News Headlines

News Headlines
Health care news from around the state and nation

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The largest Medicare Advantage insurers in each state
Becker's Hospital Review

Here are the largest Medicare Advantage plans by number of covered lives in each state, according to a report from America’s Health Insurance Plans.

Alabama: Blue Cross and Blue Shield of Alabama, Cigna, Humana, UnitedHealthcare, Viva Health

Alaska: Aetna, Humana, UnitedHealthcare

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Poll: Majority Want To Keep Abortion Legal, But They Also Want Restrictions
National Public Radio

Three-quarters of Americans say they want to keep in place the landmark Supreme Court ruling, Roe v. Wade, that made abortion legal in the United States, but a strong majority would like to see restrictions on abortion rights, according to a new NPR/PBS NewsHour/Marist Poll.

What the survey found is a great deal of complexity — and sometimes contradiction among Americans — that goes well beyond the talking points of the loudest voices in the debate. In fact, there’s a high level of dissatisfaction with abortion policy overall. Almost two-thirds of people said they were either somewhat or very dissatisfied, including 66% of those who self-identify as “pro-life” and 62% of those who self-identify as “pro-choice.”

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How Measles Detectives Work To Contain An Outbreak
Kaiser Health News

On any given day, more than 4,000 people pass through the library at California State University-Los Angeles.

On April 11, one of them had measles. The building has only one entrance, which means that anyone who entered or exited the library within two hours of that person’s visit potentially was exposed to one of the most contagious diseases on Earth.

It’s the stuff of public health nightmares: Everyone at the library between 11 a.m. and 3 p.m. that day had to be identified, warned and possibly quarantined. Measles is so contagious that up to 90% of people close to an infected person who are not protected by a vaccine or previous case of the disease will become infected. But how could the university figure out who had been in the library during that time frame? And which of those people were vulnerable to infection?

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Can You Reshape Your Brain’s Response To Pain?
National Public Radio

Jeannine, who is 37 and lives in Burbank, Calif., has endured widespread pain since she was 8. She has been examined by dozens of doctors, but none of their X-rays, MRIs or other tests have turned up any evidence of physical injury or damage. Over the years, desperate for relief, she tried changing her diet, wore belts to correct her posture and exercised to strengthen muscles. Taking lots of ibuprofen helped, she says, but doctors warned her that taking too much could cause gastric bleeding. Nothing else eased her discomfort. On a pain scale of 0 to 10, her pain ranged from “7 to 9, regularly,” she says.

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We deserve health care and education, but 2020 Democrats shouldn’t call them ‘rights’
USA Today

I’d like every American to be guaranteed health care, higher education and meaningful employment — things some Democratic candidates for president frequently refer to as “rights.” Trouble is, these are not rights, and to frame them as such is counterproductive to good causes.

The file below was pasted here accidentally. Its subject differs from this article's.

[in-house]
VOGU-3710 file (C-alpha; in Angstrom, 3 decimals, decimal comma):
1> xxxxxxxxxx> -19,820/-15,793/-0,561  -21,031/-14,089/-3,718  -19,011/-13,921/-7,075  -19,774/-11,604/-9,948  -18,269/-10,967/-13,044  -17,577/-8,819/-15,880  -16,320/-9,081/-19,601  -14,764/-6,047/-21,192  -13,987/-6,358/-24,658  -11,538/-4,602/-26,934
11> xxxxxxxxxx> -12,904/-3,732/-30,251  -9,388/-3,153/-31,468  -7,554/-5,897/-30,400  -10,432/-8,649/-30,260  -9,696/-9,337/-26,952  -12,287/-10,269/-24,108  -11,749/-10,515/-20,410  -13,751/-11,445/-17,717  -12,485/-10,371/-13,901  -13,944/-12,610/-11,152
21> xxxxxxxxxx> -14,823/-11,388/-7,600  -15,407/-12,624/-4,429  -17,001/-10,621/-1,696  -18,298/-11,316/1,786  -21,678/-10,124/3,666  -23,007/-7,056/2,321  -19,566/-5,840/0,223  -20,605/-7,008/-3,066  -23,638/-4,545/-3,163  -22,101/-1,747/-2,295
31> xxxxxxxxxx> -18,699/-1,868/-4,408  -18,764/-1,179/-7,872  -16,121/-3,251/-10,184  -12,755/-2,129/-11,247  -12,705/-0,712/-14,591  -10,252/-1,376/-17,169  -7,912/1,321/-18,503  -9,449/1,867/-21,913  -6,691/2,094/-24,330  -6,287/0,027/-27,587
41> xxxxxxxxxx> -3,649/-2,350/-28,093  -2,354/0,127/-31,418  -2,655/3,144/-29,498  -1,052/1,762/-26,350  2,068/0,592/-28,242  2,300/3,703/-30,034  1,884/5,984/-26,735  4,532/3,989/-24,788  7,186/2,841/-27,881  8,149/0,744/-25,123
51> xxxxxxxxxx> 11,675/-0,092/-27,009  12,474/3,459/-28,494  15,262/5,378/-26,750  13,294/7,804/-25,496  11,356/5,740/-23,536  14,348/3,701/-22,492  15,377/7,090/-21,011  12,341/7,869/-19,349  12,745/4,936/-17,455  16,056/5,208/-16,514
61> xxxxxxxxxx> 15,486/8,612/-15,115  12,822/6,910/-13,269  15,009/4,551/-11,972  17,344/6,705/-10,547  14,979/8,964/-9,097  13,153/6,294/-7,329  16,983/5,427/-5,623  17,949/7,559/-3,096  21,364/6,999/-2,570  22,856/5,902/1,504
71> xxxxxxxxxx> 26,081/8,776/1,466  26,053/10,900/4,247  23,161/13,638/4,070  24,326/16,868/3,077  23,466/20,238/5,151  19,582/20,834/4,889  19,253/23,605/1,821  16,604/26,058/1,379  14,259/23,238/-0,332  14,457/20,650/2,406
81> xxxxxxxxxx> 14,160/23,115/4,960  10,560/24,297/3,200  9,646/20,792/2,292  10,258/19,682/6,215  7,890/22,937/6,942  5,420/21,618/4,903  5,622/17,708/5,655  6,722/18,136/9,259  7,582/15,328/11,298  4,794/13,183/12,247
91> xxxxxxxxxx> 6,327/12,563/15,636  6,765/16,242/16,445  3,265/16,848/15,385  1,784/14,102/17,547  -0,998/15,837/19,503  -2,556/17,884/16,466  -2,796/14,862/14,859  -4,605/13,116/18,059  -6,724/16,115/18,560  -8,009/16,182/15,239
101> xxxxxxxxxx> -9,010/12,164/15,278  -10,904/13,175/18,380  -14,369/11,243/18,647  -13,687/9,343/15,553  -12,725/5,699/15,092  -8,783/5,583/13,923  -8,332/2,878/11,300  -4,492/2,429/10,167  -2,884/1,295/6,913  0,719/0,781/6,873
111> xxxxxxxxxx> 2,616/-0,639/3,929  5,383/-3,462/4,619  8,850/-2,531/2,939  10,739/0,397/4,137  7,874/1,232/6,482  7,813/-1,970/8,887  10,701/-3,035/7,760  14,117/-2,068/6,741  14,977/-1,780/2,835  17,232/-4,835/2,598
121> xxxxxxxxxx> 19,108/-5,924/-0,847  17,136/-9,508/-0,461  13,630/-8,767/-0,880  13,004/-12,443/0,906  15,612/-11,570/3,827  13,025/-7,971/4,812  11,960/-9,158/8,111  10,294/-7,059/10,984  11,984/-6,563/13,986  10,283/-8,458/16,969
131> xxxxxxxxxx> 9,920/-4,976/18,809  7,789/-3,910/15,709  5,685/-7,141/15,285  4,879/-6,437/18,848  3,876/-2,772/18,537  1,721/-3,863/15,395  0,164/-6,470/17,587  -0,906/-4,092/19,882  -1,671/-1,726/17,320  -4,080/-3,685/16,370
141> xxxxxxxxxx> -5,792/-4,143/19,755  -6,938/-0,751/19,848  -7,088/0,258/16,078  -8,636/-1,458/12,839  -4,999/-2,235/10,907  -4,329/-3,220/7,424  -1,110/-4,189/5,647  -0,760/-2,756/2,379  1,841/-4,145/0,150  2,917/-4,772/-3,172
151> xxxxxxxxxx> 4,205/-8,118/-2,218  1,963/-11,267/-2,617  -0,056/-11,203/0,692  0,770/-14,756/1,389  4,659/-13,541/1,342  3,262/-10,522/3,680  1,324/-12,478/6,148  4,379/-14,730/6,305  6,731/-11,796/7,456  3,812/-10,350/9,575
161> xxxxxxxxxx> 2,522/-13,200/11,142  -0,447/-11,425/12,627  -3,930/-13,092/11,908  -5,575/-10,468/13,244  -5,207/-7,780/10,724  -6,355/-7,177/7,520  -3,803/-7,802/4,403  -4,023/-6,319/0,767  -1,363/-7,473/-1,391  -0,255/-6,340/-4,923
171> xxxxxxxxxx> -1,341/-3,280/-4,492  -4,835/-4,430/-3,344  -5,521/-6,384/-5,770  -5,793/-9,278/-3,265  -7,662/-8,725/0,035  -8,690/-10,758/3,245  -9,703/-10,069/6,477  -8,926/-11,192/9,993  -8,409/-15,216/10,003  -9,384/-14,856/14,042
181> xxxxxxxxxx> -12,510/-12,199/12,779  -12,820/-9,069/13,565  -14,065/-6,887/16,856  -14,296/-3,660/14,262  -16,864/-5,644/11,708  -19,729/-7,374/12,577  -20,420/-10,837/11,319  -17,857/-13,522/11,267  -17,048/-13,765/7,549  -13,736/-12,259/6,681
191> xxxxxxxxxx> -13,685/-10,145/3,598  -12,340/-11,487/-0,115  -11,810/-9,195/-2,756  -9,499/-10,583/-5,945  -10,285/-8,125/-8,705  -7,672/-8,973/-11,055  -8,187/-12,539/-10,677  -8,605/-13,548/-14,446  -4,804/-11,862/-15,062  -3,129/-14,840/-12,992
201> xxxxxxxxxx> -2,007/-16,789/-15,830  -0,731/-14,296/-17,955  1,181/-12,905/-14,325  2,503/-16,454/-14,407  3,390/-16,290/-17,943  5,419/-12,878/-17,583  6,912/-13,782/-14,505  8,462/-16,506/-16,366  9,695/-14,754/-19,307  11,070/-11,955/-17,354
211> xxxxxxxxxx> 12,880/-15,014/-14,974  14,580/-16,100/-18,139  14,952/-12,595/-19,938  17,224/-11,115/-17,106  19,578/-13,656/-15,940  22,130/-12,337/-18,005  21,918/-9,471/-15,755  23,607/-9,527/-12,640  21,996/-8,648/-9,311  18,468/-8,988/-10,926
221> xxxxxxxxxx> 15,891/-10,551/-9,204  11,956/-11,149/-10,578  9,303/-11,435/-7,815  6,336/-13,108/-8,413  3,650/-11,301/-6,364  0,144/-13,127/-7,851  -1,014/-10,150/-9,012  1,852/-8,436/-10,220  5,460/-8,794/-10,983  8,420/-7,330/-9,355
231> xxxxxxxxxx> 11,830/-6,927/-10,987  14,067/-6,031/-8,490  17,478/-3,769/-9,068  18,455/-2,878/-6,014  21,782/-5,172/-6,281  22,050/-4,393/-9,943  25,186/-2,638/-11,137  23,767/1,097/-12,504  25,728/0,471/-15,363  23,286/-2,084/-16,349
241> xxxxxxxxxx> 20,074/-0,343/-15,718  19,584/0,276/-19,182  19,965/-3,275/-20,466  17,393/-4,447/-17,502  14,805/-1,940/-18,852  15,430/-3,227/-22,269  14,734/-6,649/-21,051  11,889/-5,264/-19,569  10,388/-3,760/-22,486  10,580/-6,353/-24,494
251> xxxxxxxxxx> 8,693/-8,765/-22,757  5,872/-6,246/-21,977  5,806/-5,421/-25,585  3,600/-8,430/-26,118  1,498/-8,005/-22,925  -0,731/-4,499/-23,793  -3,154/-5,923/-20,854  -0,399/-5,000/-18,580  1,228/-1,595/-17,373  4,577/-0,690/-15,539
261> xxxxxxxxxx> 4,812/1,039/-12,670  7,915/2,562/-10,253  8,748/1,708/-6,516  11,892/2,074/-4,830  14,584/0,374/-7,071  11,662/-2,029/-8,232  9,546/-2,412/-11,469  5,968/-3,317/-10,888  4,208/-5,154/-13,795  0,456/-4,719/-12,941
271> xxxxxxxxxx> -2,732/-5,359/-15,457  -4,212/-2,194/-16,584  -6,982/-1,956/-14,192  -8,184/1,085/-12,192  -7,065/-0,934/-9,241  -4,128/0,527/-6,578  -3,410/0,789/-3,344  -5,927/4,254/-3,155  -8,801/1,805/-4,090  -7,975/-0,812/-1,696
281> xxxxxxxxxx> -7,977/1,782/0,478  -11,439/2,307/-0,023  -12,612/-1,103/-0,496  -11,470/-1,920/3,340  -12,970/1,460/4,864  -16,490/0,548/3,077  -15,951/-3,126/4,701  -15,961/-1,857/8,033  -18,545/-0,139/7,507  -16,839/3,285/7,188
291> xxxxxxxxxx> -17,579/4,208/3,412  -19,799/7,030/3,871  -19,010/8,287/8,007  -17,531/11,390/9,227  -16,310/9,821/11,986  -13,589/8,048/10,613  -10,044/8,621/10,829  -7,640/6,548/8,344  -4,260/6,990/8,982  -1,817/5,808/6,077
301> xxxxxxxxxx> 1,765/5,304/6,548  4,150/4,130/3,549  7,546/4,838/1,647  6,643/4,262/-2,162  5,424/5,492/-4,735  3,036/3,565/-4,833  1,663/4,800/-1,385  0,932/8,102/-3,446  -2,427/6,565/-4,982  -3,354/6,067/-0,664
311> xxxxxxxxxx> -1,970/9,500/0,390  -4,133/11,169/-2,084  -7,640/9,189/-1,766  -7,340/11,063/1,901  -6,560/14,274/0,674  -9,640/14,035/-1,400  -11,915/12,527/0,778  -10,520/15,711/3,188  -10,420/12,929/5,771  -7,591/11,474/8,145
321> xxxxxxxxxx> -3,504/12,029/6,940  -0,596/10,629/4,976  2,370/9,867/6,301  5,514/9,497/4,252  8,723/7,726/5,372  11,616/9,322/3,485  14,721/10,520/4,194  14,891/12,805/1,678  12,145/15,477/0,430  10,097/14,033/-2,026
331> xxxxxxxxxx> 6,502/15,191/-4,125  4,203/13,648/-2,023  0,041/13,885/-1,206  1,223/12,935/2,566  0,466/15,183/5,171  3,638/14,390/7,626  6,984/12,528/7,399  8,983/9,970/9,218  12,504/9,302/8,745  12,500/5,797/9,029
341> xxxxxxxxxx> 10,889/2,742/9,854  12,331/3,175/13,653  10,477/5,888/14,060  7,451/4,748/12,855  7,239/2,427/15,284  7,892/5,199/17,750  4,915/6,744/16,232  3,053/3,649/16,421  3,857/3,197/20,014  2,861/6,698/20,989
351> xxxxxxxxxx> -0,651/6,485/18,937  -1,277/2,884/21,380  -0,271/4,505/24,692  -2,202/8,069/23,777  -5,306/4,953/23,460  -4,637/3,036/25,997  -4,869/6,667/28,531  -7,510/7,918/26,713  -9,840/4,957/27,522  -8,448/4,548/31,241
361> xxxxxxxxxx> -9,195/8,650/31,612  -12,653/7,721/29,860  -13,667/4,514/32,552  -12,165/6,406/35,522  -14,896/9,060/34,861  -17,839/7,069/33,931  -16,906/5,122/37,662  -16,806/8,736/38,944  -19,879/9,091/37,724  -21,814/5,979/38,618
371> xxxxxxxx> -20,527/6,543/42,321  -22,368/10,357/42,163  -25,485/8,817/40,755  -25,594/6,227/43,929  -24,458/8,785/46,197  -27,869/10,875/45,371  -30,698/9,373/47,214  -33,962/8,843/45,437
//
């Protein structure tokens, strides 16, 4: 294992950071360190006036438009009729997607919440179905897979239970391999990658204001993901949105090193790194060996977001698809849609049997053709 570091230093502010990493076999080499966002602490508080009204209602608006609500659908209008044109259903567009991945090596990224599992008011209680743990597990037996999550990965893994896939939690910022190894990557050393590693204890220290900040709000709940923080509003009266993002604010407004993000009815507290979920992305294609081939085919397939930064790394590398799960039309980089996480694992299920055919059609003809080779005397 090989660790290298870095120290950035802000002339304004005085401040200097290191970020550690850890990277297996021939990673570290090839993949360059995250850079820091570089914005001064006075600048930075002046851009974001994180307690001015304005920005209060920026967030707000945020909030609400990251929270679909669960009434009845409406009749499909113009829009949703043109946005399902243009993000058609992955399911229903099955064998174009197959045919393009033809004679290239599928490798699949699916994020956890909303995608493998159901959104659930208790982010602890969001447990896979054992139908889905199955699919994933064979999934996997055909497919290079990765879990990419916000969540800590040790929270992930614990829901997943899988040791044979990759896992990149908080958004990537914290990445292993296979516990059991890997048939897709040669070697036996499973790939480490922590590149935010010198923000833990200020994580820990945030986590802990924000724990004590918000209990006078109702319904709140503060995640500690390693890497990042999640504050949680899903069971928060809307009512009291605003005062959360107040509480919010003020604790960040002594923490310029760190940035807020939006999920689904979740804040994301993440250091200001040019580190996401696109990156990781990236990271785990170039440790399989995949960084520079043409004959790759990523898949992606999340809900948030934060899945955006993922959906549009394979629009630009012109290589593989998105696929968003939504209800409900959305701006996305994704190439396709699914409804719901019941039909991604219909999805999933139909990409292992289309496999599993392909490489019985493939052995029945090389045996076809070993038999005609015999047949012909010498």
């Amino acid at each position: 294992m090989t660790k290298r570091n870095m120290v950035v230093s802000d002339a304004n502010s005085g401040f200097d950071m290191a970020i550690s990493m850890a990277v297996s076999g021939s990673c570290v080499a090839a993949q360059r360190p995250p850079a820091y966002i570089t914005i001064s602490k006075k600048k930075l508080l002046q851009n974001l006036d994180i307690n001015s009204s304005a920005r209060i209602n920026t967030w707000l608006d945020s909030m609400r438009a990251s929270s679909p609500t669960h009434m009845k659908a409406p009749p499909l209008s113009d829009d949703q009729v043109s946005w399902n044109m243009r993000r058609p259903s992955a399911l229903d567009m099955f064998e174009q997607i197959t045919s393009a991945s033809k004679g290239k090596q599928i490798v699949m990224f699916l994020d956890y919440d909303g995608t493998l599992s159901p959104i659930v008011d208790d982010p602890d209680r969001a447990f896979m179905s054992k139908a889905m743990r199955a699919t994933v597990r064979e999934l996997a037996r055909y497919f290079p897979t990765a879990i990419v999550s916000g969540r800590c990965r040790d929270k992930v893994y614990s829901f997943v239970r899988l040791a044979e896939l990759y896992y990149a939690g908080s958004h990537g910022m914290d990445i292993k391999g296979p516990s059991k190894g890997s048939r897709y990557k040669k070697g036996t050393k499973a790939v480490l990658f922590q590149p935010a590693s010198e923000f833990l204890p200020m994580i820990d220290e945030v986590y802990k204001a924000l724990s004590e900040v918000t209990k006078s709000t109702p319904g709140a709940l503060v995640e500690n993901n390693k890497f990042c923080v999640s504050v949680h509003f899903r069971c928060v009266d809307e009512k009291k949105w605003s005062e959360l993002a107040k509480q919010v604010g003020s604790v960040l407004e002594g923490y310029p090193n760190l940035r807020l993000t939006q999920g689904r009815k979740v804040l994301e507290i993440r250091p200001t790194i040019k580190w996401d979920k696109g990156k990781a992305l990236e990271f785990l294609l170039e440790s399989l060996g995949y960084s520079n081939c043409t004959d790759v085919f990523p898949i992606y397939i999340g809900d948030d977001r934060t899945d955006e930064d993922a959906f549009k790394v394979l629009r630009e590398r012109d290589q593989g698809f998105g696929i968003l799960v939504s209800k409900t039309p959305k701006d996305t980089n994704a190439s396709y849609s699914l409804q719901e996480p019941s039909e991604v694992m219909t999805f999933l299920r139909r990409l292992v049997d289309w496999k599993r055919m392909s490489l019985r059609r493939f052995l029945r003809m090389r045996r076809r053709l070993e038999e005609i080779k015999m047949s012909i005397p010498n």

In announcing her candidacy in January, Sen. Kamala Harris of California said, ”I am running to declare education is a fundamental right, and we will guarantee that right with universal pre-K and debt-free college.” That’s an admirable goal, but it’s not a right, at least not yet. 

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Mini-Biographies Help Clinicians Connect With Patients
Kaiser Health News

Bob Hall was recovering from yet another surgery in March 2014 when a volunteer walked into his hospital room. It had been a rocky recovery since his lung transplant three months earlier at the William S. Middleton Memorial Veterans Hospital in Madison, Wis.

The volunteer wasn’t there to check on his lungs or breathing. Instead, she asked Hall if he wanted to tell his life story.

Hall served in the Marine Corps during the Vietnam War. After the war, he had a political career as a Massachusetts legislator, and then led professional associations for 30 years.

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The best medical AI research (that you probably haven’t heard of)
The Health Care Blog

I’ve been talking in recent posts about how our typical methods of testing AI systems are inadequate and potentially unsafe. In particular, I’ve complained that all of the headline-grabbing papers so far only do controlled experiments, so we don’t how the AI systems will perform on real patients.

Today I am going to highlight a piece of work that has not received much attention, but actually went “all the way” and tested an AI system in clinical practice, assessing clinical outcomes. They did an actual clinical trial!

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Student Spurs Brookline, Mass., To Offer Free Tampons And Pads In Public Buildings
National Public Radio

When you walk into a public bathroom, you expect it to be stocked with toilet paper, hand soap and paper towels or a hand dryer.

But tampons and pads?

Brookline, Mass., wants to make menstrual products as routine as those other bathroom staples, and in May voted to become what it says is the first municipality in the United States to offer free tampons and pads in all of its town-owned restrooms, in places like the town hall, libraries and the recreation center. The schools are expected to follow suit.

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